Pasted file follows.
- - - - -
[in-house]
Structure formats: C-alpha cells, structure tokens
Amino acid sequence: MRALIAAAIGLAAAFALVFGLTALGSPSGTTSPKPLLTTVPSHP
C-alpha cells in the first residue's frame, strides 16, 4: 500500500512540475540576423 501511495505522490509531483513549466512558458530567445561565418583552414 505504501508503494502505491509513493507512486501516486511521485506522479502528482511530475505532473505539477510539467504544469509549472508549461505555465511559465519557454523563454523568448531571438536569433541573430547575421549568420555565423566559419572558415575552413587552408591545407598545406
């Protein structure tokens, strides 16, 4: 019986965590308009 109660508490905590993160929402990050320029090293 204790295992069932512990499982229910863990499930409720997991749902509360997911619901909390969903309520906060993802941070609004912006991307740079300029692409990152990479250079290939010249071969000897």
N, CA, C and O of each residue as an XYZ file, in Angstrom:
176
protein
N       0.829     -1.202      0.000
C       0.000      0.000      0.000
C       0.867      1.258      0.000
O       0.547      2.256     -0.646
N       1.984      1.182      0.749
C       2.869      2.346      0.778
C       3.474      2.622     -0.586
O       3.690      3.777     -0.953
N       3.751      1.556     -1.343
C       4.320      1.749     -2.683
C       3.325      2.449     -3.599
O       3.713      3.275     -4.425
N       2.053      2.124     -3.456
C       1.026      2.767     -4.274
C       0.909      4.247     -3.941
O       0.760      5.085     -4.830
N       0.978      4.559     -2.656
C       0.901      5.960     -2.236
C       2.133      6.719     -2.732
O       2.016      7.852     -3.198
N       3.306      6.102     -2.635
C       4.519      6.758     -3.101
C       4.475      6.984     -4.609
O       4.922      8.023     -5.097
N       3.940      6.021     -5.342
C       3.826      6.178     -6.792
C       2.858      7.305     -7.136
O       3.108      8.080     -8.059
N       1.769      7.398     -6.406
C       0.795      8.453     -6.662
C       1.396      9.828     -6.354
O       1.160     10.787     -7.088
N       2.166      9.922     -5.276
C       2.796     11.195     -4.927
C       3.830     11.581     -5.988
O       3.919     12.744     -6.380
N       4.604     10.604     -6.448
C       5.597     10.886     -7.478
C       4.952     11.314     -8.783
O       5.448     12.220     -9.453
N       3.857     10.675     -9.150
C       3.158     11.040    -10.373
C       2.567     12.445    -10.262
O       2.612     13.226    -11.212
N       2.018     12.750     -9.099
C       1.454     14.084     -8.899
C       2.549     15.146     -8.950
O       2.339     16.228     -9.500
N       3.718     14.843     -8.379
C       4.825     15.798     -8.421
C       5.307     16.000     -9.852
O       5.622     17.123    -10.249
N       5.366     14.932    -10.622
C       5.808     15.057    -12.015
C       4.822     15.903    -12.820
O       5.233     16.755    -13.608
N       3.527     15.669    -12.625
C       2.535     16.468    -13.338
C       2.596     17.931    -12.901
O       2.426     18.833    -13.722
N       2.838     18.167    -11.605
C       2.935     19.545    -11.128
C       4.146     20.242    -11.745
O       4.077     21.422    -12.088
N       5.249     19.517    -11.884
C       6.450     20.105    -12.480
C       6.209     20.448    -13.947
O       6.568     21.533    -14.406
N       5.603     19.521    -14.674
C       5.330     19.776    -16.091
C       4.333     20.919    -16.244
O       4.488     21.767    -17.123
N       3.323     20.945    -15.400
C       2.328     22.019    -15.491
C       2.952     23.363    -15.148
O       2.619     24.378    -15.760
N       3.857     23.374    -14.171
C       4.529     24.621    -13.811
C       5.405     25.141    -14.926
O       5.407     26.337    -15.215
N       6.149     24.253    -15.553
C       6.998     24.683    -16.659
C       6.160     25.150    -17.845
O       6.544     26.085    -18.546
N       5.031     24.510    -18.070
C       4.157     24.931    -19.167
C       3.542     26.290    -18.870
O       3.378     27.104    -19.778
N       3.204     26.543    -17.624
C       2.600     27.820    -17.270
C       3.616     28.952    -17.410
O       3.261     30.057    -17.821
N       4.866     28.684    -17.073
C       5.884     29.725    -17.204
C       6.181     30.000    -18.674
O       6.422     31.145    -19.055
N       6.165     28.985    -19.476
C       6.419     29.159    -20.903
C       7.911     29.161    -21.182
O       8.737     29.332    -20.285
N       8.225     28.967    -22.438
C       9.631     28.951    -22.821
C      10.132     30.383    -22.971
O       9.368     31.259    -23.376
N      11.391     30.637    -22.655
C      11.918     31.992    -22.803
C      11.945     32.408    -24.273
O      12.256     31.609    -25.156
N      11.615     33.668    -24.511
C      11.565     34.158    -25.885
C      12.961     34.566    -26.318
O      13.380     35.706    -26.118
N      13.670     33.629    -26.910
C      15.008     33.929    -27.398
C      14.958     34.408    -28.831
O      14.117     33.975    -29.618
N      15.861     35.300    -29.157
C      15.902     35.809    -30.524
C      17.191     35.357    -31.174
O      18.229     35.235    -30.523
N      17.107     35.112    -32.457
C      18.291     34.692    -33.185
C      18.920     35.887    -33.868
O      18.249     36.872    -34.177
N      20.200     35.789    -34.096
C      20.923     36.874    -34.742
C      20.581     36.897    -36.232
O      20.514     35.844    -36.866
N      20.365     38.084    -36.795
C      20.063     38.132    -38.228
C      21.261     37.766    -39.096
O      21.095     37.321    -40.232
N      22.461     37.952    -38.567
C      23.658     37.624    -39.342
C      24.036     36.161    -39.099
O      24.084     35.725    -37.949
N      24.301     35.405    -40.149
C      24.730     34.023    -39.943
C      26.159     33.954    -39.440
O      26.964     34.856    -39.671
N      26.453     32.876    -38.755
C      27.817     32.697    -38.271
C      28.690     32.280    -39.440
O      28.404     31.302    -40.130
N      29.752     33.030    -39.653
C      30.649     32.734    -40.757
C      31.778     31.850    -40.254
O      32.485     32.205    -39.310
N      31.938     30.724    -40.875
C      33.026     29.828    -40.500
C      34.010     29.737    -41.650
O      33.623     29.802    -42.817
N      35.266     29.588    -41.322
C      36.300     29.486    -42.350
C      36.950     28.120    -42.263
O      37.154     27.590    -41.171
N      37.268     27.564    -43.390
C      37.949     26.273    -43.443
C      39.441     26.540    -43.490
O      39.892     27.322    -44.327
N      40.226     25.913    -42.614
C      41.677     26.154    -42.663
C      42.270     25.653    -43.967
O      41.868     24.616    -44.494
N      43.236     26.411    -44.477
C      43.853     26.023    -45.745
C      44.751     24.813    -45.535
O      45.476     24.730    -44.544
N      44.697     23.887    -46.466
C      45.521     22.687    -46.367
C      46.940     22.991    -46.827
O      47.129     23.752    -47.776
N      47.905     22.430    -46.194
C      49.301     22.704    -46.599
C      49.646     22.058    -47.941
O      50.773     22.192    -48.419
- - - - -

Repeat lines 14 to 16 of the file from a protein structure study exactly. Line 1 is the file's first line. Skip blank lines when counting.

C       2.869      2.346      0.778
C       3.474      2.622     -0.586
O       3.690      3.777     -0.953